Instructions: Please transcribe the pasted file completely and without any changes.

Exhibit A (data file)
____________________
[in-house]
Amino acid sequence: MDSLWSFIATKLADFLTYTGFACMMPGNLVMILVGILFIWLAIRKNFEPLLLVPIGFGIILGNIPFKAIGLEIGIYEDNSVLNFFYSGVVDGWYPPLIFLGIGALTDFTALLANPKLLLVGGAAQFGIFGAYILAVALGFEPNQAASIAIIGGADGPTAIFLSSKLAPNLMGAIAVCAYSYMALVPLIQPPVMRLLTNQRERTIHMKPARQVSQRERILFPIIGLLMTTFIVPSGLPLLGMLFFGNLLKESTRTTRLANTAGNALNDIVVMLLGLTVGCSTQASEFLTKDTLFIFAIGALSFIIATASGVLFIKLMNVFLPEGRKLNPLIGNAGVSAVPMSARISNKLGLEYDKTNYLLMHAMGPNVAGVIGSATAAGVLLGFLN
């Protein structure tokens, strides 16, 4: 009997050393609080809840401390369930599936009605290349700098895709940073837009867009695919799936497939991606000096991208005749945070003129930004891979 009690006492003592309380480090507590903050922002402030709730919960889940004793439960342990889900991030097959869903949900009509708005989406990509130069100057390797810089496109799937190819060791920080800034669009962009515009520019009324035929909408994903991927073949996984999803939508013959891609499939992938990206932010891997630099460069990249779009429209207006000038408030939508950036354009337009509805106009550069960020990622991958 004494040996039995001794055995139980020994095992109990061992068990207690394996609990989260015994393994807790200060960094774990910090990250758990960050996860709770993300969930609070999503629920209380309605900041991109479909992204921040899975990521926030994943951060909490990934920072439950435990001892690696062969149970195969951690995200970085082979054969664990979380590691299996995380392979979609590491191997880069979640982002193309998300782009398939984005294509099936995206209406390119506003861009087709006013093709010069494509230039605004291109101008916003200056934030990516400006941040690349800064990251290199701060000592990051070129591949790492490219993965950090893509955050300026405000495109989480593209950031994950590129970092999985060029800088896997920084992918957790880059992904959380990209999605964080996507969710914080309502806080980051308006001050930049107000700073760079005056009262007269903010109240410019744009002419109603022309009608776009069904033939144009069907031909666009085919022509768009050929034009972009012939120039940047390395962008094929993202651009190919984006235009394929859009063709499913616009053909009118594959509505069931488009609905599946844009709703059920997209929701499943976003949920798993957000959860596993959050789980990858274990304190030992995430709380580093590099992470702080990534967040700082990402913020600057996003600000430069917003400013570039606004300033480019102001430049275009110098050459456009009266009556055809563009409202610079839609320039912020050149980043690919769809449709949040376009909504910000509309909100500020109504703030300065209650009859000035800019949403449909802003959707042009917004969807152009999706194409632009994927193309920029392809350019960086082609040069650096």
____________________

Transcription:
[in-house]
Amino acid sequence: MDSLWSFIATKLADFLTYTGFACMMPGNLVMILVGILFIWLAIRKNFEPLLLVPIGFGIILGNIPFKAIGLEIGIYEDNSVLNFFYSGVVDGWYPPLIFLGIGALTDFTALLANPKLLLVGGAAQFGIFGAYILAVALGFEPNQAASIAIIGGADGPTAIFLSSKLAPNLMGAIAVCAYSYMALVPLIQPPVMRLLTNQRERTIHMKPARQVSQRERILFPIIGLLMTTFIVPSGLPLLGMLFFGNLLKESTRTTRLANTAGNALNDIVVMLLGLTVGCSTQASEFLTKDTLFIFAIGALSFIIATASGVLFIKLMNVFLPEGRKLNPLIGNAGVSAVPMSARISNKLGLEYDKTNYLLMHAMGPNVAGVIGSATAAGVLLGFLN
């Protein structure tokens, strides 16, 4: 009997050393609080809840401390369930599936009605290349700098895709940073837009867009695919799936497939991606000096991208005749945070003129930004891979 009690006492003592309380480090507590903050922002402030709730919960889940004793439960342990889900991030097959869903949900009509708005989406990509130069100057390797810089496109799937190819060791920080800034669009962009515009520019009324035929909408994903991927073949996984999803939508013959891609499939992938990206932010891997630099460069990249779009429209207006000038408030939508950036354009337009509805106009550069960020990622991958 004494040996039995001794055995139980020994095992109990061992068990207690394996609990989260015994393994807790200060960094774990910090990250758990960050996860709770993300969930609070999503629920209380309605900041991109479909992204921040899975990521926030994943951060909490990934920072439950435990001892690696062969149970195969951690995200970085082979054969664990979380590691299996995380392979979609590491191997880069979640982002193309998300782009398939984005294509099936995206209406390119506003861009087709006013093709010069494509230039605004291109101008916003200056934030990516400006941040690349800064990251290199701060000592990051070129591949790492490219993965950090893509955050300026405000495109989480593209950031994950590129970092999985060029800088896997920084992918957790880059992904959380990209999605964080996507969710914080309502806080980051308006001050930049107000700073760079005056009262007269903010109240410019744009002419109603022309009608776009069904033939144009069907031909666009085919022509768009050929034009972009012939120039940047390395962008094929993202651009190919984006235009394929859009063709499913616009053909009118594959509505069931488009609905599946844009709703059920997209929701499943976003949920798993957000959860596993959050789980990858274990304190030992995430709380580093590099992470702080990534967040700082990402913020600057996003600000430069917003400013570039606004300033480019102001430049275009110098050459456009009266009556055809563009409202610079839609320039912020050149980043690919769809449709949040376009909504910000509309909100500020109504703030300065209650009859000035800019949403449909802003959707042009917004969807152009999706194409632009994927193309920029392809350019960086082609040069650096």